Scott Betz

Collaborations up to Now

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Reacting artistically, to the influence of my children was difficult at first. While it was easy to react to the changes in my life as a father and everything that was happening in the house, it was impossible to work long-term on suites of cohesive ideas. It was like the world around me was changing weekly. I decided to make the focus the chaos around me rather than try to find the subject in the calm. While I may have used the children to make marks and had appropriated their toys in these first images, it is not until further down this page before there are true collaborations.

“Rush”

                         

                         

“Celebrating Will’s Birth”

                     

   “Celebrating Kate’s Birth”

                             

   “Primarily a Reductive Approach”

“Celebrating Will’s Birth”    “Here Comes the Son (ver 2)”    “Celebrating Kate’s Birth”

“Kate’s Room vers. 1.0”

“Gondola Fuzzy Slippers” from “Kate’s Room vers. 1.0”

“Inflatable Painting” from “Kate’s Room vers. 1.0”

                      

details “Kate’s Room vers. 1.0”

details from “Kate’s Room vers. 1.0”

True Collaborations

“The Living Room”

“The Closet”

“Top of the Stair”

“The Basement”

“The Bathroom (downstairs)”

“The Kitchen”

“The Refrigerator”

“The Dining Room”

“Kate’s Room”
Salem College Gallery

Entering “Kate’s Room vers. 4.0” with interactive controls on the right

The interactive controls operate the objects on the pedistal and a mini “loop lab” of dance music

Kate is wearing the red dress

About Kate’s Room vers. 4.0

This is the second installation I’ve created that focused on my daughter Kate. The first was a version of her bedroom made with elevation drawings, fabric, fanciful redesigns of children’s toys and an audio track of her first babblings. In this version, Kate is now 4-years-old with a strong personality and she can really talk.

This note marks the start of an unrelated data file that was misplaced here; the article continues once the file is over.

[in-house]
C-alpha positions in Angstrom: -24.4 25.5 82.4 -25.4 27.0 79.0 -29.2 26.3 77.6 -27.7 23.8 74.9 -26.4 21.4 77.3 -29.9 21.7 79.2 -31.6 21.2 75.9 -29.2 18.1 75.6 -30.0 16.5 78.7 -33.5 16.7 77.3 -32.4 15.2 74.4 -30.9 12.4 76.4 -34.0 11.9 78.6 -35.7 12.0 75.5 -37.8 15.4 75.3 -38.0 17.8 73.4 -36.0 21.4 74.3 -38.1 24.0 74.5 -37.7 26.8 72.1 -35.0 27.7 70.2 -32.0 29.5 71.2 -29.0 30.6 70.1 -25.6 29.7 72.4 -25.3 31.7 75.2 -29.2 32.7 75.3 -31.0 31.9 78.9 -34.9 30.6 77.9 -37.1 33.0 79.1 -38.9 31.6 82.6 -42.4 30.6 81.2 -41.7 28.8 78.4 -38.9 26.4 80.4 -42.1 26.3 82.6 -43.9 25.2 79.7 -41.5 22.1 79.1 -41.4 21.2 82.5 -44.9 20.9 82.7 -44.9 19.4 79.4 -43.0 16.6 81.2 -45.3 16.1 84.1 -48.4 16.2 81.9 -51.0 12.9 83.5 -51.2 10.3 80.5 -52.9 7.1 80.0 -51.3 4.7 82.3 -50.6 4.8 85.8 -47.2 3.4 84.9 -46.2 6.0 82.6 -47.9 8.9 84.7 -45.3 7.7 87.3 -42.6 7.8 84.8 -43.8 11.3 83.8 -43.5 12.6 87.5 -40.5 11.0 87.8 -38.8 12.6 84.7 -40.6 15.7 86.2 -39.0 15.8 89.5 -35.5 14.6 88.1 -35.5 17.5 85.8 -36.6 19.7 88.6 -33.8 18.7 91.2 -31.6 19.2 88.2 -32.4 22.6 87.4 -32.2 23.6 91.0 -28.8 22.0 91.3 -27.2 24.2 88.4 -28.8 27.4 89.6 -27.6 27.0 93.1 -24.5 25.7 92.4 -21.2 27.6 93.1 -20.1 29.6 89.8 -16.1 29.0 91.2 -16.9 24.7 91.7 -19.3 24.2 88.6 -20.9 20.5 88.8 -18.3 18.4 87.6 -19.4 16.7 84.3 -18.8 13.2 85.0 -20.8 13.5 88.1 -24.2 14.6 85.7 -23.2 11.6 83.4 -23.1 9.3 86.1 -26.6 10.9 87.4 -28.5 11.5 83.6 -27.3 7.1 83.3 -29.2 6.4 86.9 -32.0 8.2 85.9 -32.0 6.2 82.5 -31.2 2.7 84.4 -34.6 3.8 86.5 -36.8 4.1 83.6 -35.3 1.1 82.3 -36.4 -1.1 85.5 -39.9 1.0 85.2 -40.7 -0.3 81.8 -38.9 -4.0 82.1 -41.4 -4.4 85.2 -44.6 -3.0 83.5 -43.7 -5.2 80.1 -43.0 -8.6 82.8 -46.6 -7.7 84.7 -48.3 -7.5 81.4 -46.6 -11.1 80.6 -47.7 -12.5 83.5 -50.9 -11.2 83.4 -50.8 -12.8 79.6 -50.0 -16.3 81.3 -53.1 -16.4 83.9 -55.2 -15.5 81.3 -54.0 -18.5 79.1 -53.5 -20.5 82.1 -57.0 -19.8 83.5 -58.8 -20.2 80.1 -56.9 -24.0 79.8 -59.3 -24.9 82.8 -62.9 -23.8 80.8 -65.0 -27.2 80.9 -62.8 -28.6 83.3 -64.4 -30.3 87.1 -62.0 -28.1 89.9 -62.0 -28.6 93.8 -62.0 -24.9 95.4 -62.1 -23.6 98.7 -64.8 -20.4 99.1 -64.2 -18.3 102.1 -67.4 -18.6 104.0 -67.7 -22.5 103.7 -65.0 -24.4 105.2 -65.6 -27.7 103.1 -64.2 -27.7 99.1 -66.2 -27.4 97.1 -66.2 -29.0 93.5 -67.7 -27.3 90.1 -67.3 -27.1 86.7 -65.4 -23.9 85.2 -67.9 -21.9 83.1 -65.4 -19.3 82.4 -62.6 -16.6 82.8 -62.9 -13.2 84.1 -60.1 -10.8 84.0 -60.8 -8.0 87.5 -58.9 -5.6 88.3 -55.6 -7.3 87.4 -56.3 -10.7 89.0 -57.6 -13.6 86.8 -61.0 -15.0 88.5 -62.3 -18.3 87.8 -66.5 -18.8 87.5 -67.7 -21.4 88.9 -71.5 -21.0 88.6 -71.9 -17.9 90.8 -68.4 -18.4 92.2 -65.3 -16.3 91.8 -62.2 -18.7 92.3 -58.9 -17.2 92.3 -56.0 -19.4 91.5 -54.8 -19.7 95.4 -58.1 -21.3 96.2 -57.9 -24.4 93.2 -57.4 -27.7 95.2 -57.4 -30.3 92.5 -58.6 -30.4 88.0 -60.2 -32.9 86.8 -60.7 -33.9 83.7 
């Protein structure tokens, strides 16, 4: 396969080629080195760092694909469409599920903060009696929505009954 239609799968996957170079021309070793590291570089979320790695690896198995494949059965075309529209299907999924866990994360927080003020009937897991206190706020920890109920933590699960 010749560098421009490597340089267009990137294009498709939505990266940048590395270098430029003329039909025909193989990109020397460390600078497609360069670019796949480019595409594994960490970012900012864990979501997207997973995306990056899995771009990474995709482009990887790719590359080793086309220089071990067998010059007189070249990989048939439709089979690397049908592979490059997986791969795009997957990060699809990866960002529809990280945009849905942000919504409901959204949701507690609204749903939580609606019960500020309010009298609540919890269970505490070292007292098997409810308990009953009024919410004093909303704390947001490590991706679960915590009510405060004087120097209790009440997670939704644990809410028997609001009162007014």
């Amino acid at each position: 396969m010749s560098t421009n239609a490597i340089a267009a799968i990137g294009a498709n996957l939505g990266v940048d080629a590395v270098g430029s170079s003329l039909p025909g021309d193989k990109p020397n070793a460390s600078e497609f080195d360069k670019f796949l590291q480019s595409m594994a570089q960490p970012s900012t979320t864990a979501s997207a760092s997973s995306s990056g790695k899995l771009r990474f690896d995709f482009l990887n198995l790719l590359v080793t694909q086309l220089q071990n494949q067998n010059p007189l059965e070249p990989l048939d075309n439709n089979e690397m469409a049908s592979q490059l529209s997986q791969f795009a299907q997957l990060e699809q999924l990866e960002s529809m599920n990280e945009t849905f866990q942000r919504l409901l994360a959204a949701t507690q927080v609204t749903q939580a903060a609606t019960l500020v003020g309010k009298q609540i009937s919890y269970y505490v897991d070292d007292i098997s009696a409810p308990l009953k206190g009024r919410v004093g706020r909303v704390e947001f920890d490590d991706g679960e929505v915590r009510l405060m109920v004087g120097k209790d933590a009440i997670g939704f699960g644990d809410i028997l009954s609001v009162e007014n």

The idea behind the creation was to collaborate with my daughter. This grew organically as we talked about the things she was interested in. A recurring narrative is her imaginary sister, Sara. Sara morphs in Kate’s stories. Sometimes she is 16-years-old, at other times 20 and she lives at the beach or in Utah or at other exotic locations. It seems Sara does the fun things that Kate wants to do.

This installation was made solely for this show and location. Salem College provided the opportunity for me to (re)consider gender issues. This was further enhanced by discussions in a six-week workshop I conducted with the Salem College art students while “Kate’s Room…” was forming.

From this square room and the windowpanes, I built a colorful paper grid that Kate and I had printed earlier. I chose images that seem to be marketed to girls: purses, perfume, mirrors, shoes, hearts, flowers, and butterflies. Upon the grid and prints, I chose a landscape that would best represent our location. Instead of our literal home, I chose the intersection of Fourth and Marshall to represent Winston-Salem. The intersection also worked well spatially with the intersecting hallways. Kate drew her own little landscapes and images. Then, upon the grid and landscape, I freely employed the often forbidden fine art supplies of glitter and stickers and the less than macho images of purple ponies and fairies. The final wall layers were letters and texts from the audio.

We now needed someone to occupy this fun space. The interactive sculpture in the middle became a loose portrait of Kate (or is it Sara) to dance and spin within an environment of music, butterflies and sparkles. Just watch out for traffic!

I continue to experiment on my own but see the main direction of my future work to be a collaboration with my son and daughter. This may only last so long.

“Flora and Fauna”

 
“Game Design”
 
“Little Girl from Iraq”
“Video Game”
Greenhills Center for North Carolina Art
 
 
“Familiar Territory”
Emory and Henry College
  
 
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